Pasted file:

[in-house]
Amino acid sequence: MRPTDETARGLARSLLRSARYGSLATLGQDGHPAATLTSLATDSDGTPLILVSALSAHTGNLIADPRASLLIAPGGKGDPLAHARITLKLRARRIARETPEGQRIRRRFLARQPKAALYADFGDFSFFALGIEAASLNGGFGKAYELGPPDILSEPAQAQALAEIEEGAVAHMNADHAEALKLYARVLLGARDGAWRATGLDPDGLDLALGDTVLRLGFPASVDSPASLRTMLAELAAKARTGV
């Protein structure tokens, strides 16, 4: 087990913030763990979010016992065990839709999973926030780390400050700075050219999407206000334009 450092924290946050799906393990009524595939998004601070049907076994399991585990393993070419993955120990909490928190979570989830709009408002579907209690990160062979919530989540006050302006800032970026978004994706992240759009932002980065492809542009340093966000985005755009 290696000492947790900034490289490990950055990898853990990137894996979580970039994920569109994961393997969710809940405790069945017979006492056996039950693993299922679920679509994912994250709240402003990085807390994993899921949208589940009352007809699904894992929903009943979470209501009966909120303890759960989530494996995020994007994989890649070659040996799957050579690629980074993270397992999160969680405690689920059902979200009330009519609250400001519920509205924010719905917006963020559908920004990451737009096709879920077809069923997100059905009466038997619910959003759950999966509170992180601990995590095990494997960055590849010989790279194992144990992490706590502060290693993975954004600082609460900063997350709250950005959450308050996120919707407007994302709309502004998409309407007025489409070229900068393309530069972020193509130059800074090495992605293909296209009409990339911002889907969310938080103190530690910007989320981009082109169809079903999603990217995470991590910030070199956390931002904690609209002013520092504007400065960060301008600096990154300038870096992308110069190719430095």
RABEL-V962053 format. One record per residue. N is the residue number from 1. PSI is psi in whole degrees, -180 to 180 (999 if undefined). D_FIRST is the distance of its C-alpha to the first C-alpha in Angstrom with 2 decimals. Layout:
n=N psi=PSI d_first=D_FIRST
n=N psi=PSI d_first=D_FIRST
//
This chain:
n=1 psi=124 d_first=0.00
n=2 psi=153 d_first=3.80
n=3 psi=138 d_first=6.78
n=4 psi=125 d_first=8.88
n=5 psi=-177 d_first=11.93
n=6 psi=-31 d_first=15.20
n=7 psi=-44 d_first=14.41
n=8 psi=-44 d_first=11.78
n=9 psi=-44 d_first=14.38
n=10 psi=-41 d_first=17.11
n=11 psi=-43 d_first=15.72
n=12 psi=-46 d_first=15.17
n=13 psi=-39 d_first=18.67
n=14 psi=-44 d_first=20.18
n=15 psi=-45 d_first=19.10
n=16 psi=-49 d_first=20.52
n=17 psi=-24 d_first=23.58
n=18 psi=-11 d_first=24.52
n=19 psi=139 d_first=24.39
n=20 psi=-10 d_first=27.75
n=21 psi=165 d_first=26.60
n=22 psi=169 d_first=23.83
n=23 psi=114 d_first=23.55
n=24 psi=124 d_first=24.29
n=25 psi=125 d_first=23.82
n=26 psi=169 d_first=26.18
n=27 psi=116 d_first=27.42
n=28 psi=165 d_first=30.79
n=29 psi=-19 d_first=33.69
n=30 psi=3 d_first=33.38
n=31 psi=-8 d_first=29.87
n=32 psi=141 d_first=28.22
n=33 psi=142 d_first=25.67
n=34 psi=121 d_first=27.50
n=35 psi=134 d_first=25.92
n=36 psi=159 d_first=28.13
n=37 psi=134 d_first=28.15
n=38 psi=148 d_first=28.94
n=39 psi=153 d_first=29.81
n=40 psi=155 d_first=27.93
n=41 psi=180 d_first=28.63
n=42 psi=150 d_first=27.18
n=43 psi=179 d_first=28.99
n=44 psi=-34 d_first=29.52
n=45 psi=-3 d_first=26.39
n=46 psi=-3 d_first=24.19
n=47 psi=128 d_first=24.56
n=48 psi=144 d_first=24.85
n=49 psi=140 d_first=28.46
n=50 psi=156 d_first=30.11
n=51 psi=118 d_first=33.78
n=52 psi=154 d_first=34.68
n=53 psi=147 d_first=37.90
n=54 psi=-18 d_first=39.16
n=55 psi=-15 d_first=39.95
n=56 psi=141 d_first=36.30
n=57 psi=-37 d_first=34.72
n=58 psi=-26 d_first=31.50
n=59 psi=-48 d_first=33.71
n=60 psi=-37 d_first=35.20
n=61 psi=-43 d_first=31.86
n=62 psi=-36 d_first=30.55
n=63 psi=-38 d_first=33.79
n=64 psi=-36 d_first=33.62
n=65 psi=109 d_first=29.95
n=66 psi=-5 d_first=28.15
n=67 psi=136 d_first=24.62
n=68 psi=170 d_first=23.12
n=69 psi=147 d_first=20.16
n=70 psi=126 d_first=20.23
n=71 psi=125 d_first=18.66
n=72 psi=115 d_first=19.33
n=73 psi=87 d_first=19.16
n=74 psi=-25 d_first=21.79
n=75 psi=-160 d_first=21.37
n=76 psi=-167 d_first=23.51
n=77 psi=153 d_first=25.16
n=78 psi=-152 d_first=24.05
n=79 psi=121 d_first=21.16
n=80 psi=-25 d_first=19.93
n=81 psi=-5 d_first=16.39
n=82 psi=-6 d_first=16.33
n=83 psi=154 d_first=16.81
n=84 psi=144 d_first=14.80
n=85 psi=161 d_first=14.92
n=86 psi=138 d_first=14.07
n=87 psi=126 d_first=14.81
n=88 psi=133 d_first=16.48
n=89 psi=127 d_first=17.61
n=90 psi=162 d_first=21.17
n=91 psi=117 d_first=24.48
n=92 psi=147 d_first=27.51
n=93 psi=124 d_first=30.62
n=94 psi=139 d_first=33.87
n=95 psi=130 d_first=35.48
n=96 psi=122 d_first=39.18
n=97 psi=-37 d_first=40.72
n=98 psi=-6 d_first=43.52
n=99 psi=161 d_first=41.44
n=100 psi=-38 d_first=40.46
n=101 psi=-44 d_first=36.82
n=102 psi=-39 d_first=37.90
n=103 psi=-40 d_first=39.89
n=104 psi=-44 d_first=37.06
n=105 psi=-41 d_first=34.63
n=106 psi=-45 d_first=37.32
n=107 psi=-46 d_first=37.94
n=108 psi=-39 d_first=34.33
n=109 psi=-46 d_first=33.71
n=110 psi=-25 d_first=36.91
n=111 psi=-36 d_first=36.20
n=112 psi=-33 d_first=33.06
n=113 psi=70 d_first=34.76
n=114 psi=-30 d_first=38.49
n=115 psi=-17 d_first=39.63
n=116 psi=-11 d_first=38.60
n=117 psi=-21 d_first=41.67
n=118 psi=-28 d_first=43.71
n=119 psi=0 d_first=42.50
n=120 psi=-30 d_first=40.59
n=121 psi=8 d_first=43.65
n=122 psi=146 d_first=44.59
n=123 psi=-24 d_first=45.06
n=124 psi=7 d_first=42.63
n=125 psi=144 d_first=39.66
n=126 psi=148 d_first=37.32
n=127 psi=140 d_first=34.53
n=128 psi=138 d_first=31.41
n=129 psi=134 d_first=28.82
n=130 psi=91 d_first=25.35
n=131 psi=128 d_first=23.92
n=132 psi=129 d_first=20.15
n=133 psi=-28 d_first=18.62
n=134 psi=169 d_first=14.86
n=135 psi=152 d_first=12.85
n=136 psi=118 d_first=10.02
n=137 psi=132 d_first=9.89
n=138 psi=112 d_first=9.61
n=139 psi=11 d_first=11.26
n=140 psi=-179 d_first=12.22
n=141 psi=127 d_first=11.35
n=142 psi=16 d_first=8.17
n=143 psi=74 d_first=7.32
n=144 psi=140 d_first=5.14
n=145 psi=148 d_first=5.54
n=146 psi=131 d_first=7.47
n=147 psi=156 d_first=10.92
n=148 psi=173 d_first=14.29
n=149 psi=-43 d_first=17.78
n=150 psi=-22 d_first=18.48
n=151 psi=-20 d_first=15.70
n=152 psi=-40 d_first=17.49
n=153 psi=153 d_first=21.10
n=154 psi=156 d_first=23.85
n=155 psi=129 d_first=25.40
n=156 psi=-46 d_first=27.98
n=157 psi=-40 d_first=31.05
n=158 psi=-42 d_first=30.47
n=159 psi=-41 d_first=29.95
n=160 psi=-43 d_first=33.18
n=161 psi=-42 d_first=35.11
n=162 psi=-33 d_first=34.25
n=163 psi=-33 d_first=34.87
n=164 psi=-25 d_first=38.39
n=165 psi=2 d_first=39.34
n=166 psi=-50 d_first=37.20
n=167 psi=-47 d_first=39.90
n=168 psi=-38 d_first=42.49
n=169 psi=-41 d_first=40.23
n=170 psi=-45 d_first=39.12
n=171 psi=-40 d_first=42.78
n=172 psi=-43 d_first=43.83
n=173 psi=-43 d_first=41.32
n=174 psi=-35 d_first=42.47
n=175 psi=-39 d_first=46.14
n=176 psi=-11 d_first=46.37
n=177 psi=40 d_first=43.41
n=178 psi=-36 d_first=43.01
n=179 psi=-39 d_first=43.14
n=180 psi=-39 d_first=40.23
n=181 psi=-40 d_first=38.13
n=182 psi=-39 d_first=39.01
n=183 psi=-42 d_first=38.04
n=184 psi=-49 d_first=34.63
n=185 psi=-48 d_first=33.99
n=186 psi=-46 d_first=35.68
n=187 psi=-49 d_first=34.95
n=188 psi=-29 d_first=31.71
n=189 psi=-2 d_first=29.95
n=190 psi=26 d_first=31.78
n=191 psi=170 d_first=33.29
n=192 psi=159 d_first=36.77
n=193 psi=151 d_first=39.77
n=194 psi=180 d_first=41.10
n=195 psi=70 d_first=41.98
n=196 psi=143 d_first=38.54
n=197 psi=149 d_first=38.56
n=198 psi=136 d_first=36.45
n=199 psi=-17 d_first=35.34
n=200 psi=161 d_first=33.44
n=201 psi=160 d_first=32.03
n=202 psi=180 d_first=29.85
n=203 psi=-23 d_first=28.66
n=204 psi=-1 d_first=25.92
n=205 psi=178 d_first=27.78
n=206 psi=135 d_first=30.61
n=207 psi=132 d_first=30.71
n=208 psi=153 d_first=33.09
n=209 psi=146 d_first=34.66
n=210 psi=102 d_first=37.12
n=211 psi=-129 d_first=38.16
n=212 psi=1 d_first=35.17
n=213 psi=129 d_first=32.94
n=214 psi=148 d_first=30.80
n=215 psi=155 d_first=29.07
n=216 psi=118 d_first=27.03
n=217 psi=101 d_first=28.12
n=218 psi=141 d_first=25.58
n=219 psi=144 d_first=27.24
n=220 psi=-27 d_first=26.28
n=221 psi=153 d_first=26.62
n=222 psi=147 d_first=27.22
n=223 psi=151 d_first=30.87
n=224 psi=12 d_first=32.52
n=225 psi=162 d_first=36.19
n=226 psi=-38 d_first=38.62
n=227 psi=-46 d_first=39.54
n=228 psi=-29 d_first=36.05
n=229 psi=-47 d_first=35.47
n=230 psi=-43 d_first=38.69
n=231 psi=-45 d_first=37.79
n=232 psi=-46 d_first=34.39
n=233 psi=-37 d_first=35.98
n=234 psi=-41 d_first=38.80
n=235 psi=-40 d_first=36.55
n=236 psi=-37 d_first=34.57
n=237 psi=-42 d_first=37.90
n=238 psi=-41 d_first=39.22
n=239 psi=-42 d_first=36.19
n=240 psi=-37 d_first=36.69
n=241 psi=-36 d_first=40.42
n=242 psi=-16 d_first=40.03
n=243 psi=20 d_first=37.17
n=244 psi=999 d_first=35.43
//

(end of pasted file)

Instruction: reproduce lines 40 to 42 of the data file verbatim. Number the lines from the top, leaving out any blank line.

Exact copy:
n=32 psi=141 d_first=28.22
n=33 psi=142 d_first=25.67
n=34 psi=121 d_first=27.50